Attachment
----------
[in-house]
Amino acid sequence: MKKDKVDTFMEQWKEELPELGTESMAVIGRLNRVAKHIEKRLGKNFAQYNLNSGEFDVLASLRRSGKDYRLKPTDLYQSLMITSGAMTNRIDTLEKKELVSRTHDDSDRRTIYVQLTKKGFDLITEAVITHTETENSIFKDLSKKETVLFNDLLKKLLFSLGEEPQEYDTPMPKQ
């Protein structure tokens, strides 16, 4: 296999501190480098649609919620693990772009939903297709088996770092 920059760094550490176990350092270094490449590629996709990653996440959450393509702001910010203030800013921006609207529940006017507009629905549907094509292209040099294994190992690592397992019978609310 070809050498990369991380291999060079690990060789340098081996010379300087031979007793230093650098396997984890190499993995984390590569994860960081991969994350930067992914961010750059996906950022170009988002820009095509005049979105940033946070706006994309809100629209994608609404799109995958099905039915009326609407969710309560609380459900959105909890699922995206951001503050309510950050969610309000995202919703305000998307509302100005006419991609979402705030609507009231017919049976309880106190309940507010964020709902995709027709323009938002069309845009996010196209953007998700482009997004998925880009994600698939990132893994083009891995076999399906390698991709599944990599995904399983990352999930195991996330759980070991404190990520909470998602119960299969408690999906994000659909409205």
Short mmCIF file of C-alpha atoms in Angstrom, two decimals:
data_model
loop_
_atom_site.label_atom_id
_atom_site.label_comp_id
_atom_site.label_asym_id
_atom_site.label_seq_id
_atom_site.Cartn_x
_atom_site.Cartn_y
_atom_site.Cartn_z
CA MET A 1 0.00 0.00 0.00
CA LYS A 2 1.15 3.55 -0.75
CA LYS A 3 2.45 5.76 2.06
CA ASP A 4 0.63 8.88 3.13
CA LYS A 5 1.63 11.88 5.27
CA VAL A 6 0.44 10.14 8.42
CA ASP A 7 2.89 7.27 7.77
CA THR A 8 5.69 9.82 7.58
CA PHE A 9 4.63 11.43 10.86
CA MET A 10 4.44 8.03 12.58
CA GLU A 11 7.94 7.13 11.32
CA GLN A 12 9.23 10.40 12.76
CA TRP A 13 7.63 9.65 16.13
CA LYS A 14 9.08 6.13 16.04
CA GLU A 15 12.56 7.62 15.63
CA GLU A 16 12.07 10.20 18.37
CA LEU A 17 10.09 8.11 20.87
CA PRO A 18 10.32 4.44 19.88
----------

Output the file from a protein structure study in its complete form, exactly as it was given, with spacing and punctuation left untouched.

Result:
[in-house]
Amino acid sequence: MKKDKVDTFMEQWKEELPELGTESMAVIGRLNRVAKHIEKRLGKNFAQYNLNSGEFDVLASLRRSGKDYRLKPTDLYQSLMITSGAMTNRIDTLEKKELVSRTHDDSDRRTIYVQLTKKGFDLITEAVITHTETENSIFKDLSKKETVLFNDLLKKLLFSLGEEPQEYDTPMPKQ
């Protein structure tokens, strides 16, 4: 296999501190480098649609919620693990772009939903297709088996770092 920059760094550490176990350092270094490449590629996709990653996440959450393509702001910010203030800013921006609207529940006017507009629905549907094509292209040099294994190992690592397992019978609310 070809050498990369991380291999060079690990060789340098081996010379300087031979007793230093650098396997984890190499993995984390590569994860960081991969994350930067992914961010750059996906950022170009988002820009095509005049979105940033946070706006994309809100629209994608609404799109995958099905039915009326609407969710309560609380459900959105909890699922995206951001503050309510950050969610309000995202919703305000998307509302100005006419991609979402705030609507009231017919049976309880106190309940507010964020709902995709027709323009938002069309845009996010196209953007998700482009997004998925880009994600698939990132893994083009891995076999399906390698991709599944990599995904399983990352999930195991996330759980070991404190990520909470998602119960299969408690999906994000659909409205």
Short mmCIF file of C-alpha atoms in Angstrom, two decimals:
data_model
loop_
_atom_site.label_atom_id
_atom_site.label_comp_id
_atom_site.label_asym_id
_atom_site.label_seq_id
_atom_site.Cartn_x
_atom_site.Cartn_y
_atom_site.Cartn_z
CA MET A 1 0.00 0.00 0.00
CA LYS A 2 1.15 3.55 -0.75
CA LYS A 3 2.45 5.76 2.06
CA ASP A 4 0.63 8.88 3.13
CA LYS A 5 1.63 11.88 5.27
CA VAL A 6 0.44 10.14 8.42
CA ASP A 7 2.89 7.27 7.77
CA THR A 8 5.69 9.82 7.58
CA PHE A 9 4.63 11.43 10.86
CA MET A 10 4.44 8.03 12.58
CA GLU A 11 7.94 7.13 11.32
CA GLN A 12 9.23 10.40 12.76
CA TRP A 13 7.63 9.65 16.13
CA LYS A 14 9.08 6.13 16.04
CA GLU A 15 12.56 7.62 15.63
CA GLU A 16 12.07 10.20 18.37
CA LEU A 17 10.09 8.11 20.87
CA PRO A 18 10.32 4.44 19.88